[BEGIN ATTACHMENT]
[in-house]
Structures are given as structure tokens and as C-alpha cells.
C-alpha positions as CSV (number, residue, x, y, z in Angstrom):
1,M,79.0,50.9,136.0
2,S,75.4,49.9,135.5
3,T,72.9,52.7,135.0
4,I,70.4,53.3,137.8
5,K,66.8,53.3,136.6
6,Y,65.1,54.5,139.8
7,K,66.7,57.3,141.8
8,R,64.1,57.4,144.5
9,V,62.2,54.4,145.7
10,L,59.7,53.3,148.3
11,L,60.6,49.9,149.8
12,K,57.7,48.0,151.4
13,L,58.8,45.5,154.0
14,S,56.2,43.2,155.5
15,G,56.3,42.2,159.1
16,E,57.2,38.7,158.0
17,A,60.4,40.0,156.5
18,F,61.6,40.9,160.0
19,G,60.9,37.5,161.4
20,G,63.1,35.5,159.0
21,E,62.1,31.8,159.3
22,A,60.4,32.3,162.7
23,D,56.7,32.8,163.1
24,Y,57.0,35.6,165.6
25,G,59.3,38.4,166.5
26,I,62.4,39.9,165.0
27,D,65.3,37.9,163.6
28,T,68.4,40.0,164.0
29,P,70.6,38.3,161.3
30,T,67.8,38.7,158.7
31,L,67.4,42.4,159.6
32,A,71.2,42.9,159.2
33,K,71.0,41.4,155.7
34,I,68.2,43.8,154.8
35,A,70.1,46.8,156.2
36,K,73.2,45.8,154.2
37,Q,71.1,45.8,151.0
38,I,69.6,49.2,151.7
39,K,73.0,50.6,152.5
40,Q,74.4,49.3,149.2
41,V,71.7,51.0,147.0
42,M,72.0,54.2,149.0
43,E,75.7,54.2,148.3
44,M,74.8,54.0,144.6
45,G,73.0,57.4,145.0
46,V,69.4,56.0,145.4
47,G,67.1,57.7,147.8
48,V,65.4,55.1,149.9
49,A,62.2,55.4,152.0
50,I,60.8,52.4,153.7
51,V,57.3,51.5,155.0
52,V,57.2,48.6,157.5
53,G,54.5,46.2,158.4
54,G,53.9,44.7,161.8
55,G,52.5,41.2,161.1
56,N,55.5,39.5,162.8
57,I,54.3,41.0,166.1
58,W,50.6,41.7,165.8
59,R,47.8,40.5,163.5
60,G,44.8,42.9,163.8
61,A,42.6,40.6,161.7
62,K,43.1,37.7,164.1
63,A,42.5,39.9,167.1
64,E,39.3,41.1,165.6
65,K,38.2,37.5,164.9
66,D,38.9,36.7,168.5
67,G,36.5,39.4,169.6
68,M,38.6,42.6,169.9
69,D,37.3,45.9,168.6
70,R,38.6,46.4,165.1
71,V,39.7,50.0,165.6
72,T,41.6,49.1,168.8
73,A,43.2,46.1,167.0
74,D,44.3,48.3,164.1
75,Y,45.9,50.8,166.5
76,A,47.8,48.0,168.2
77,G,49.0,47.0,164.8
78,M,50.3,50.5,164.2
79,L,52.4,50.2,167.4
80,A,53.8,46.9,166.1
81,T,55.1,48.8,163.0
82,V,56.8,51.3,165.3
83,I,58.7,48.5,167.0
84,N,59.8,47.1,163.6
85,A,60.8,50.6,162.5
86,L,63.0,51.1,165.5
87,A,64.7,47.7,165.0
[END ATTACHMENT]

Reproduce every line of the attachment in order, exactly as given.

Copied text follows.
[in-house]
Structures are given as structure tokens and as C-alpha cells.
C-alpha positions as CSV (number, residue, x, y, z in Angstrom):
1,M,79.0,50.9,136.0
2,S,75.4,49.9,135.5
3,T,72.9,52.7,135.0
4,I,70.4,53.3,137.8
5,K,66.8,53.3,136.6
6,Y,65.1,54.5,139.8
7,K,66.7,57.3,141.8
8,R,64.1,57.4,144.5
9,V,62.2,54.4,145.7
10,L,59.7,53.3,148.3
11,L,60.6,49.9,149.8
12,K,57.7,48.0,151.4
13,L,58.8,45.5,154.0
14,S,56.2,43.2,155.5
15,G,56.3,42.2,159.1
16,E,57.2,38.7,158.0
17,A,60.4,40.0,156.5
18,F,61.6,40.9,160.0
19,G,60.9,37.5,161.4
20,G,63.1,35.5,159.0
21,E,62.1,31.8,159.3
22,A,60.4,32.3,162.7
23,D,56.7,32.8,163.1
24,Y,57.0,35.6,165.6
25,G,59.3,38.4,166.5
26,I,62.4,39.9,165.0
27,D,65.3,37.9,163.6
28,T,68.4,40.0,164.0
29,P,70.6,38.3,161.3
30,T,67.8,38.7,158.7
31,L,67.4,42.4,159.6
32,A,71.2,42.9,159.2
33,K,71.0,41.4,155.7
34,I,68.2,43.8,154.8
35,A,70.1,46.8,156.2
36,K,73.2,45.8,154.2
37,Q,71.1,45.8,151.0
38,I,69.6,49.2,151.7
39,K,73.0,50.6,152.5
40,Q,74.4,49.3,149.2
41,V,71.7,51.0,147.0
42,M,72.0,54.2,149.0
43,E,75.7,54.2,148.3
44,M,74.8,54.0,144.6
45,G,73.0,57.4,145.0
46,V,69.4,56.0,145.4
47,G,67.1,57.7,147.8
48,V,65.4,55.1,149.9
49,A,62.2,55.4,152.0
50,I,60.8,52.4,153.7
51,V,57.3,51.5,155.0
52,V,57.2,48.6,157.5
53,G,54.5,46.2,158.4
54,G,53.9,44.7,161.8
55,G,52.5,41.2,161.1
56,N,55.5,39.5,162.8
57,I,54.3,41.0,166.1
58,W,50.6,41.7,165.8
59,R,47.8,40.5,163.5
60,G,44.8,42.9,163.8
61,A,42.6,40.6,161.7
62,K,43.1,37.7,164.1
63,A,42.5,39.9,167.1
64,E,39.3,41.1,165.6
65,K,38.2,37.5,164.9
66,D,38.9,36.7,168.5
67,G,36.5,39.4,169.6
68,M,38.6,42.6,169.9
69,D,37.3,45.9,168.6
70,R,38.6,46.4,165.1
71,V,39.7,50.0,165.6
72,T,41.6,49.1,168.8
73,A,43.2,46.1,167.0
74,D,44.3,48.3,164.1
75,Y,45.9,50.8,166.5
76,A,47.8,48.0,168.2
77,G,49.0,47.0,164.8
78,M,50.3,50.5,164.2
79,L,52.4,50.2,167.4
80,A,53.8,46.9,166.1
81,T,55.1,48.8,163.0
82,V,56.8,51.3,165.3
83,I,58.7,48.5,167.0
84,N,59.8,47.1,163.6
85,A,60.8,50.6,162.5
86,L,63.0,51.1,165.5
87,A,64.7,47.7,165.0